• Figures 22 and 23 show another exemplary fixation element 56 having a compliant bone-securing portion 66. The fixation element is paddle-shaped but otherwise is similar to fixation element 56 of Figure 21, and may have any of the elements and features described above. Accordingly, the fixation element has a shaft 64, a bone-engaging region 260, which may or may not be integral with shaft 64, a triangular core 262, and a compliant member 264. Bone-engaging region 260 may have a body 268 and a flange or blade 270 projecting from opposite sides of the body. Although the invention has been disclosed in its preferred form(s), the specific embodiments thereof as disclosed and illustrated herein are not to be considered in a limiting sense, because numerous variations are possible. Further, ordinal indicators, such as first, second, or third, for identified elements are used to distinguish between the elements, and do not indicate a particular position or order of such elements, unless otherwise specifically stated.

Claims (10)

  1. A system (50, 120) for hip fixation, comprising:
    a support member defining an aperture (82, 138) and including an intramedullary nail (54) or a plate member (122) for a proximal femur (52);
    a fixation element (56) having a reversibly deformable compliant region (68) and configured to be received in the aperture of the support member such that the fixation element extends out of the support member from the aperture and into a head (90) of the proximal femur and is slideable with respect to the support member parallel to a long axis (60) defined by the fixation element; and
    a set of stiffening inserts (146a-c) each insertable at least partially into the fixation element to reduce a deformability of the compliant region differently from one another.
  2. The system of claim 1, wherein the stiffening inserts of the set are different in length from one another.
  3. The system of claim 1 or claim 2, wherein the stiffening inserts of the set are configured to overlap the compliant region axially by different amounts relative to one another.
  4. The system of any of claims 1 to 3, wherein the stiffening inserts of the set have a different flexibility per unit length relative to one another along a leading region of each stiffening insert that overlaps the compliant region.
  5. The system of any of claims 1 to 4, wherein the fixation element defines an axial channel (148), and wherein the fixation element defines at least one opening (168, 180, 192) that confers flexibility to the compliant region and provides communication between an outer surface region of the fixation element and a wall of the axial channel.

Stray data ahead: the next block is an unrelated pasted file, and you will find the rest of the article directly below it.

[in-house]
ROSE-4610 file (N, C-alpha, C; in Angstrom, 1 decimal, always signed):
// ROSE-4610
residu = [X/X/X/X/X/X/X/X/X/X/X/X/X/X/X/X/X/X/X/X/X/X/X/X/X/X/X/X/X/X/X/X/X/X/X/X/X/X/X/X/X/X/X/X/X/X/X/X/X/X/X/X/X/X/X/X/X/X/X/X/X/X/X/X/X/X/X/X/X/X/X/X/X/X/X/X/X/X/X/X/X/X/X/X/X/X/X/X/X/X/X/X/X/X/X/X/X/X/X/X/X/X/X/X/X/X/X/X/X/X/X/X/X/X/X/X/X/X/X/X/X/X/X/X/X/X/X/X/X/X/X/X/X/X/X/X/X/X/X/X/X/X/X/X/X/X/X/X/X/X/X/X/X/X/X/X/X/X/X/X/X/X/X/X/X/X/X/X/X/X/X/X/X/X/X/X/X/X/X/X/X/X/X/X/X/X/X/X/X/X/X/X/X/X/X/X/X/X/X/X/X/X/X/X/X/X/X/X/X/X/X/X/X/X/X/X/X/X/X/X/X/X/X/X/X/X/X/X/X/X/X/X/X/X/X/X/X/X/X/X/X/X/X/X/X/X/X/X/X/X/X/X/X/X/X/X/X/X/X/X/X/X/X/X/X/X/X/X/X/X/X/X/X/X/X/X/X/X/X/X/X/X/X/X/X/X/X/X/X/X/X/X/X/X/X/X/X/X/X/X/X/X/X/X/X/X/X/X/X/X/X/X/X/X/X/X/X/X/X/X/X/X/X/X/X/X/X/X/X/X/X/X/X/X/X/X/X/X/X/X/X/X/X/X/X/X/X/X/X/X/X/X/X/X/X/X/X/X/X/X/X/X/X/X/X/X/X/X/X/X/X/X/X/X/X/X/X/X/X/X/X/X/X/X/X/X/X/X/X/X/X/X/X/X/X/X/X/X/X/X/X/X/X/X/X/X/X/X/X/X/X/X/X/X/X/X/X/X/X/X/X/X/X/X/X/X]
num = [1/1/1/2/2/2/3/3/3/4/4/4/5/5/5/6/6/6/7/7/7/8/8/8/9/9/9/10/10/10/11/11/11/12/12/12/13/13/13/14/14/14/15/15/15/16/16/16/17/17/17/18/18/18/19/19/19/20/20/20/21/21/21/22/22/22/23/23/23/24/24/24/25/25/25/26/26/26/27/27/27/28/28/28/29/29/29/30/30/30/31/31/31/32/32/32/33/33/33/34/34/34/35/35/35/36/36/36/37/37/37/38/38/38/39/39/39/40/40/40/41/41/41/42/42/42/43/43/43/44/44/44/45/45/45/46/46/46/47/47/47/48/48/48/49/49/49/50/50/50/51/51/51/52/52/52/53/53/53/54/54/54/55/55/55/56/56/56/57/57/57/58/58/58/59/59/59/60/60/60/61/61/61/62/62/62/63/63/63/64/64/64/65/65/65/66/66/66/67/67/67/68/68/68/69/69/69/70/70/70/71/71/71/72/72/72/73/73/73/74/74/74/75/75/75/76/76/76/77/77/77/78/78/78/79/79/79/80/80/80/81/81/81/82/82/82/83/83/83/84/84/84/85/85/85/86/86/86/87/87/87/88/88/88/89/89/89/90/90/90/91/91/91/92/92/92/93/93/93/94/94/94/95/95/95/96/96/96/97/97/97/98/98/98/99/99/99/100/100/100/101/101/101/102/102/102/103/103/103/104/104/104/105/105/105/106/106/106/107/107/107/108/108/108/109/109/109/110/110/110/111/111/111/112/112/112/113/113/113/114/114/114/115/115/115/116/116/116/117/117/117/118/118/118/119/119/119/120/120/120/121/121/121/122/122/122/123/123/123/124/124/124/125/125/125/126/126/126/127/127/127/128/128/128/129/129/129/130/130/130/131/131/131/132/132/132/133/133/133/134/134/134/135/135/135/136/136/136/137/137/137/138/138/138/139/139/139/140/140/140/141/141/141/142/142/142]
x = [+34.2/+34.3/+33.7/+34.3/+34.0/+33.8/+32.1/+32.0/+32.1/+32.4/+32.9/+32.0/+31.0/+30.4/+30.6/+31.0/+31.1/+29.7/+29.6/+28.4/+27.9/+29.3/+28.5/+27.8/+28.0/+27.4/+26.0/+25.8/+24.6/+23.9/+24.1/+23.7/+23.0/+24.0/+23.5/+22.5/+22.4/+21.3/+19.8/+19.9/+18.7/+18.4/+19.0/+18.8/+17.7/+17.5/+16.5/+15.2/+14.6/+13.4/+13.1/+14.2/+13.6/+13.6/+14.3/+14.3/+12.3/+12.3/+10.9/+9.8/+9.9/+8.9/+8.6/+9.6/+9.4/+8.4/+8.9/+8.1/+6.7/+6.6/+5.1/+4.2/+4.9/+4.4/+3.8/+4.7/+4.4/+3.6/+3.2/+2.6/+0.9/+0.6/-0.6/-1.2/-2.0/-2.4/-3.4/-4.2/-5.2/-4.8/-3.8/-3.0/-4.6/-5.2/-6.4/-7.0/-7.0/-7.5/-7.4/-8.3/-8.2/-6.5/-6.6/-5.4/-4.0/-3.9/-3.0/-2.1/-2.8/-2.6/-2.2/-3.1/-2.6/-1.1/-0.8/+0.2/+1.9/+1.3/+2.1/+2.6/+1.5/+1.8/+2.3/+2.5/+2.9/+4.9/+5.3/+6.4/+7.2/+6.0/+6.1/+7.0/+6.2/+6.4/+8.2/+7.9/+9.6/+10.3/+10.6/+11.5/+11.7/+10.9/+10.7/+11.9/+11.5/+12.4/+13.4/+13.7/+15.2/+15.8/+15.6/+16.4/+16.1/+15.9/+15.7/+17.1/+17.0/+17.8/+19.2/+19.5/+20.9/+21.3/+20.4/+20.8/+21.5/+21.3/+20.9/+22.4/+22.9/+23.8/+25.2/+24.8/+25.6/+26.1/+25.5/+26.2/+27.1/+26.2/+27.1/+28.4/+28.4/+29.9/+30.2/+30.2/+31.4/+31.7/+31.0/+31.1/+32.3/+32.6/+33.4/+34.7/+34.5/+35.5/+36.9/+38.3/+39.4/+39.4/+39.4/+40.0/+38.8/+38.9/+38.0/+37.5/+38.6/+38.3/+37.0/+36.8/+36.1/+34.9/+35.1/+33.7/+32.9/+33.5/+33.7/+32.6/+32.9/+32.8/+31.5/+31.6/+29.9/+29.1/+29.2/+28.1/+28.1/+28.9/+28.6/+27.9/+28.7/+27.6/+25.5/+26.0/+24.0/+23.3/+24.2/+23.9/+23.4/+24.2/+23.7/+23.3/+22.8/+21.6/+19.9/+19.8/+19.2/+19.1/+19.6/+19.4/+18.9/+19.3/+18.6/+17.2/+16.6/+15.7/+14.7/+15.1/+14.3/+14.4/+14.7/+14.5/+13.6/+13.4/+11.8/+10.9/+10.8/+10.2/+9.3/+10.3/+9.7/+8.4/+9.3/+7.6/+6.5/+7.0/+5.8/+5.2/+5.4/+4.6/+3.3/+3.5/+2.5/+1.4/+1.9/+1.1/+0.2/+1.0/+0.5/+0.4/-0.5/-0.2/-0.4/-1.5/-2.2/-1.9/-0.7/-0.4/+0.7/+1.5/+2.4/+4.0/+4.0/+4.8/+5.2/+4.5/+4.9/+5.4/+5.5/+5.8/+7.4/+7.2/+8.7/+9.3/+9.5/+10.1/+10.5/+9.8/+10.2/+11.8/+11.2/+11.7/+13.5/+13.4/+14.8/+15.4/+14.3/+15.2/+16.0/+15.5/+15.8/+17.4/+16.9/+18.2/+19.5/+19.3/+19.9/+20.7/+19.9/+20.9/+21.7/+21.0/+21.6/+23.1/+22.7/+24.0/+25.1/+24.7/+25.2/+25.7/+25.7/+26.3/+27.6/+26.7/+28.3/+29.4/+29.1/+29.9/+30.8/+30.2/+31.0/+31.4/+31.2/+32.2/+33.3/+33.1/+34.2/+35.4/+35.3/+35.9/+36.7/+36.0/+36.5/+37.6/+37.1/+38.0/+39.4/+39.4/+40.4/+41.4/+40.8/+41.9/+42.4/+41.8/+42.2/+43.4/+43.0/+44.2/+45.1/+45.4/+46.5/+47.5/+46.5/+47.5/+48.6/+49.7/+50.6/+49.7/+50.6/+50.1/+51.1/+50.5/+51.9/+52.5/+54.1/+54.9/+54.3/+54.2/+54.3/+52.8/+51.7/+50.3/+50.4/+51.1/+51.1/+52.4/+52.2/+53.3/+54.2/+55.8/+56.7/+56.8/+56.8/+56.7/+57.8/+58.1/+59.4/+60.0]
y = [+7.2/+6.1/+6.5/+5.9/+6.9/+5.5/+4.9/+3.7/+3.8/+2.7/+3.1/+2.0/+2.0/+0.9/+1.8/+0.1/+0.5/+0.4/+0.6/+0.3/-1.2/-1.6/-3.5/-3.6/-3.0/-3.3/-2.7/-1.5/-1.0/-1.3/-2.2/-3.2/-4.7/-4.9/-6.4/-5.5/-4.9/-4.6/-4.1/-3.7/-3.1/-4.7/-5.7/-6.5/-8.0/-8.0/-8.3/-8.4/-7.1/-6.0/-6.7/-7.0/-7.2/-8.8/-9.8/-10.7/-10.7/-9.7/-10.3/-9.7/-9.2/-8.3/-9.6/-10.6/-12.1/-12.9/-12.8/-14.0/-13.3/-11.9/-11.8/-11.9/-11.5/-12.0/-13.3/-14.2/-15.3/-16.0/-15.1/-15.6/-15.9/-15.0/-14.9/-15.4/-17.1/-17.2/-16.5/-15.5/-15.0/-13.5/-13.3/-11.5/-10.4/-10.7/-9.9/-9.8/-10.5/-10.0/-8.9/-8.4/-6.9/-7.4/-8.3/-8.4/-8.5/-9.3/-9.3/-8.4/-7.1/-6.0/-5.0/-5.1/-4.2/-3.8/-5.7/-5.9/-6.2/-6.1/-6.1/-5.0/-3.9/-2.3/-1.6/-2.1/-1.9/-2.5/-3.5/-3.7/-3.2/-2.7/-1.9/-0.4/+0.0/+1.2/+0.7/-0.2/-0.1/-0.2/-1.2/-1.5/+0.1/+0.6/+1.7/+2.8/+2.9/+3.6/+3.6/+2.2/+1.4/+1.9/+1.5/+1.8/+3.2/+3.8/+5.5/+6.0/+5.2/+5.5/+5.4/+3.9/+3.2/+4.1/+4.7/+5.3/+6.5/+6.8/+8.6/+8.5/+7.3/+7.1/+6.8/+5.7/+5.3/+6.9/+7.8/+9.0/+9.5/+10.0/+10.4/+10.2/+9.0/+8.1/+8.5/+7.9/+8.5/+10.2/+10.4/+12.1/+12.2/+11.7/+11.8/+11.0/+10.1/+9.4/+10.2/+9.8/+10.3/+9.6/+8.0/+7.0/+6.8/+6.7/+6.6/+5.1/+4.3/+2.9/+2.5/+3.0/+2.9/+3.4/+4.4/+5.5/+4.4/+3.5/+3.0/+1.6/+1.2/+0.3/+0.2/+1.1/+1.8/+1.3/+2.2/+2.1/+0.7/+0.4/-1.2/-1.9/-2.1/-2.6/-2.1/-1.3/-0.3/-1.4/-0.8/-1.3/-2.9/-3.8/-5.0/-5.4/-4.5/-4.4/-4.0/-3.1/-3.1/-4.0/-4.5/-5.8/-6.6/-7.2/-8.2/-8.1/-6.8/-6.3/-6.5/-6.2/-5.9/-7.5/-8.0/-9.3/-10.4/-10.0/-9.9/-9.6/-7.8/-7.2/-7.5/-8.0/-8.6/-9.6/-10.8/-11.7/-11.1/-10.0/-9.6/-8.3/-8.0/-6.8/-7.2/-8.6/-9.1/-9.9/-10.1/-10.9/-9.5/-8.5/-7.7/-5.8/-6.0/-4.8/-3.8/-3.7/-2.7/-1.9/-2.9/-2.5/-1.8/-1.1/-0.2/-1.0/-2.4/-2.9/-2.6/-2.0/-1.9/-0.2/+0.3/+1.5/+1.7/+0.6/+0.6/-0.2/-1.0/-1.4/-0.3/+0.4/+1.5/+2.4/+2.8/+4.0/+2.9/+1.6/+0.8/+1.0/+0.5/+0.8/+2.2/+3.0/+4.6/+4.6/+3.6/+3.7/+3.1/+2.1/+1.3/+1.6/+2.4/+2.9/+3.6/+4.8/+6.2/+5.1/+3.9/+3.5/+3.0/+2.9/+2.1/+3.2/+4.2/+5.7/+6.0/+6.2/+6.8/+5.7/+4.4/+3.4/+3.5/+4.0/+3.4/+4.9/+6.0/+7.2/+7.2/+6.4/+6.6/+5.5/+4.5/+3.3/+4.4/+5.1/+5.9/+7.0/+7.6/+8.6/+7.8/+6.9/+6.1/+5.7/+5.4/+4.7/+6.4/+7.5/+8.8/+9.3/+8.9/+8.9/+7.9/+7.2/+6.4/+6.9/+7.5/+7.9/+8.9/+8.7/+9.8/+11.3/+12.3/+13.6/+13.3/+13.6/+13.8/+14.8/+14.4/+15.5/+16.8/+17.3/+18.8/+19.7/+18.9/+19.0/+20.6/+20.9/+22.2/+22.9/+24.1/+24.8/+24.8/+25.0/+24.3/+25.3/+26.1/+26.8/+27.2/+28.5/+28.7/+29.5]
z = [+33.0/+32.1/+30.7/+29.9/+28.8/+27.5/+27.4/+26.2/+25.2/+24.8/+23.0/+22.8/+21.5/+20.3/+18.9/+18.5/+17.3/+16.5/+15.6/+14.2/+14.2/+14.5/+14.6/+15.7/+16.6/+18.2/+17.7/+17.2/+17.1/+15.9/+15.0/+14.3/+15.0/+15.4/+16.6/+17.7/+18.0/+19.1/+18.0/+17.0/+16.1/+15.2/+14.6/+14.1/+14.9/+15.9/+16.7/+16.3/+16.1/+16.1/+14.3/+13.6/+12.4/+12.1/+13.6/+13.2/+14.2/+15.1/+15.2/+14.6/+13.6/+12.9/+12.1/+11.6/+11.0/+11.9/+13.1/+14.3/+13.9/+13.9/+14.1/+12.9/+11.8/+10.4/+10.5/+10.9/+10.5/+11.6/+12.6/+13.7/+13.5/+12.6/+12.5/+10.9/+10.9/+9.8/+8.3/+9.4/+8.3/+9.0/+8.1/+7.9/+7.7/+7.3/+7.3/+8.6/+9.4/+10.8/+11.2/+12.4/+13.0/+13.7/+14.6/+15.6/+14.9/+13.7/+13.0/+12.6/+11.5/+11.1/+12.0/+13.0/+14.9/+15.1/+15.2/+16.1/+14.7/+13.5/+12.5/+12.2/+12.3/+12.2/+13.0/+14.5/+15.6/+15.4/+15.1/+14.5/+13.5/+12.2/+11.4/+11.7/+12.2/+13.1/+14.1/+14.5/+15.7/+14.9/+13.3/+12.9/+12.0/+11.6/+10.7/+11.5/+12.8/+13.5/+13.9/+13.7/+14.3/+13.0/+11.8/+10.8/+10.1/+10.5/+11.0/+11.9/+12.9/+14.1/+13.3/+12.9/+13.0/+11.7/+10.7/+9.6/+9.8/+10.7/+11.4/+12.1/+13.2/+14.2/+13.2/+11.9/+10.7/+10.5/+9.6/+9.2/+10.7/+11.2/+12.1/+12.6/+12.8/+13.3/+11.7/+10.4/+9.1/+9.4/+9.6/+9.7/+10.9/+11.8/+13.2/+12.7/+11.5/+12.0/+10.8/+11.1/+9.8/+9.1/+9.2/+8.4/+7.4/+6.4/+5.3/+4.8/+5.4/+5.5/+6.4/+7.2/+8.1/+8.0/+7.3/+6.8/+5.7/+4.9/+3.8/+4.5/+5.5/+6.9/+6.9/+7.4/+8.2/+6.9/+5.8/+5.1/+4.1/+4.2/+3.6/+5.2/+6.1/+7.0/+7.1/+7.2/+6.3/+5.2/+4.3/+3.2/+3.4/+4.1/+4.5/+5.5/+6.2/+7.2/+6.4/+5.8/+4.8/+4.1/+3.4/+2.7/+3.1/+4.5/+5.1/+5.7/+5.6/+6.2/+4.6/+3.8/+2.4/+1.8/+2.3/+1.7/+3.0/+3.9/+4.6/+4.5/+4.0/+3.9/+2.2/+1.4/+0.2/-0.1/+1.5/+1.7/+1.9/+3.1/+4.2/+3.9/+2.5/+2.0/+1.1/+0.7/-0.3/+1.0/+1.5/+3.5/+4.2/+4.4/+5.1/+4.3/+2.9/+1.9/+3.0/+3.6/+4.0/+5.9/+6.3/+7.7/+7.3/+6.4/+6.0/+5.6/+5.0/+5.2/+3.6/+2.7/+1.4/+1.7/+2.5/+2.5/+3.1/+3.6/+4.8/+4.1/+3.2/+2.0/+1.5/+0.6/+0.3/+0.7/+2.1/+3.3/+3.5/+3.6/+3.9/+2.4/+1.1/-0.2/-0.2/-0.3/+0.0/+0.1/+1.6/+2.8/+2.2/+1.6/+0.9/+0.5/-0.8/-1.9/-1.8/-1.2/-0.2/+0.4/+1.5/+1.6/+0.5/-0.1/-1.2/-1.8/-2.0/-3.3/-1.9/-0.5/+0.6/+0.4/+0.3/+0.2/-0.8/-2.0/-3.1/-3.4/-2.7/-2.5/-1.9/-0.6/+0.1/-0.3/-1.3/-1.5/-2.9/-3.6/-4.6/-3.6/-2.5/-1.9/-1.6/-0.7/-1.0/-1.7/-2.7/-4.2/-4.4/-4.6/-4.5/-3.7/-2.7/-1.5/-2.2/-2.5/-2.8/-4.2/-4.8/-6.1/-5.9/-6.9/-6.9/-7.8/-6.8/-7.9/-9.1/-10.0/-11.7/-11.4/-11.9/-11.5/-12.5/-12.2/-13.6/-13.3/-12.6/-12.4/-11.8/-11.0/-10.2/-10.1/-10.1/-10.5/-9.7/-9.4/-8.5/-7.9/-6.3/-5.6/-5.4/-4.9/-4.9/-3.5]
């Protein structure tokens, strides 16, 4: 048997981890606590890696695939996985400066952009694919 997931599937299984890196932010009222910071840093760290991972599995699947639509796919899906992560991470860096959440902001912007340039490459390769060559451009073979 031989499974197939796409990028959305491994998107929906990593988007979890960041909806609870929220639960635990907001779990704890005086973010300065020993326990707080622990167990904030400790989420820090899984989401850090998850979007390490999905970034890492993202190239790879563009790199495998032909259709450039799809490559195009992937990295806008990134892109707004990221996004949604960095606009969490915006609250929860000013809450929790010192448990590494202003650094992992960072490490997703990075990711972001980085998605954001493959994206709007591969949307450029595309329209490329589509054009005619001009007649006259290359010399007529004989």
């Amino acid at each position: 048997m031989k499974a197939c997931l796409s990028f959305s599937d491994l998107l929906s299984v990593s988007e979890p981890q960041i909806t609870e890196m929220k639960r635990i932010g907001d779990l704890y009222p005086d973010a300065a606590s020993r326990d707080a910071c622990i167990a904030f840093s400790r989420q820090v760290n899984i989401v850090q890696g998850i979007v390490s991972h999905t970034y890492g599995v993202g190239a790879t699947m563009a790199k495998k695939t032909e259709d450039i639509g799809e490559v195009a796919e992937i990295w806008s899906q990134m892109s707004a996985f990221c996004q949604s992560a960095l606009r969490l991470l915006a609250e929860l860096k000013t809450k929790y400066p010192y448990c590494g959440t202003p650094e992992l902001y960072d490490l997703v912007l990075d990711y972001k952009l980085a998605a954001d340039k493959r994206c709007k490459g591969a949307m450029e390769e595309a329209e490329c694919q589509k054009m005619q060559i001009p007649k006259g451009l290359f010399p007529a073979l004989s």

6. The system of any of claims 1 to 5, wherein the fixation element includes an external thread (98) or a blade portion (240) configured to be disposed in the head of the proximal femur to anchor the fixation element.
  7. The system of any of claims 1 to 6, wherein the support member includes a plate member, and wherein the aperture is a channel extending through a barrel portion (126) of the plate member.
  8. The system of any of claims 1 to 7, wherein the stiffening insert is a compression screw (164).
  9. The system of any of claims 1 to 7, further comprising a compression screw that attaches to the stiffening insert.
  10. The system of any of claims 1 to 9, wherein only a portion of the length of the fixation element is compliant, and wherein the compliant region of the fixation element is configured to be disposed at least partially outside the support member in a direction toward the head of the proximal femur after the fixation member is received in the aperture of the support member.
EP14870227.7A 2013-12-10 2014-12-10 Hip fixation system with a compliant fixation element Active EP3079614B1 (en)

Priority Applications (2)

Application Number Priority Date Filing Date Title
US201361914180P true 2013-12-10 2013-12-10
PCT/US2014/069575 WO2015089199A1 (en) 2013-12-10 2014-12-10 Hip fixation system with a compliant fixation element

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EP3079614A4 EP3079614A4 (en) 2018-01-17
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US5041116A (en) * 1990-05-21 1991-08-20 Wilson James T Compression hip screw system
US6648889B2 (en) * 2001-04-24 2003-11-18 Dale G. Bramlet Intramedullary hip nail with bifurcated lock
DE502004011799D1 (en) * 2003-04-09 2010-12-02 Synthes Gmbh Brand nail for fixing femur fractures
US7503919B2 (en) * 2006-04-28 2009-03-17 James Albert Shaw Locking compression hip screw
AU2007285960A1 (en) * 2006-08-14 2008-02-21 Smith & Nephew, Inc. Fracture fixation device
WO2009143374A2 (en) * 2008-05-23 2009-11-26 Novalign Orthopaedics, Inc. Modular segmented intramedullary system, apparatus and associated methods
US8177786B2 (en) * 2007-03-30 2012-05-15 Depuy Products, Inc. Orthopaedic trauma hip screw assembly and associated method
ES2393679T3 (en) * 2007-04-19 2012-12-27 Stryker Trauma Gmbh Hip fracture device with cylinder and end cap for load control
CN103189006B (en) * 2010-10-27 2016-09-21 新特斯有限责任公司 Bone implantation piece

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EP3079614A4 (en) 2018-01-17
WO2015089199A1 (en) 2015-06-18
EP3079614A1 (en) 2016-10-19
JP6486365B2 (en) 2019-03-20
JP2017503546A (en) 2017-02-02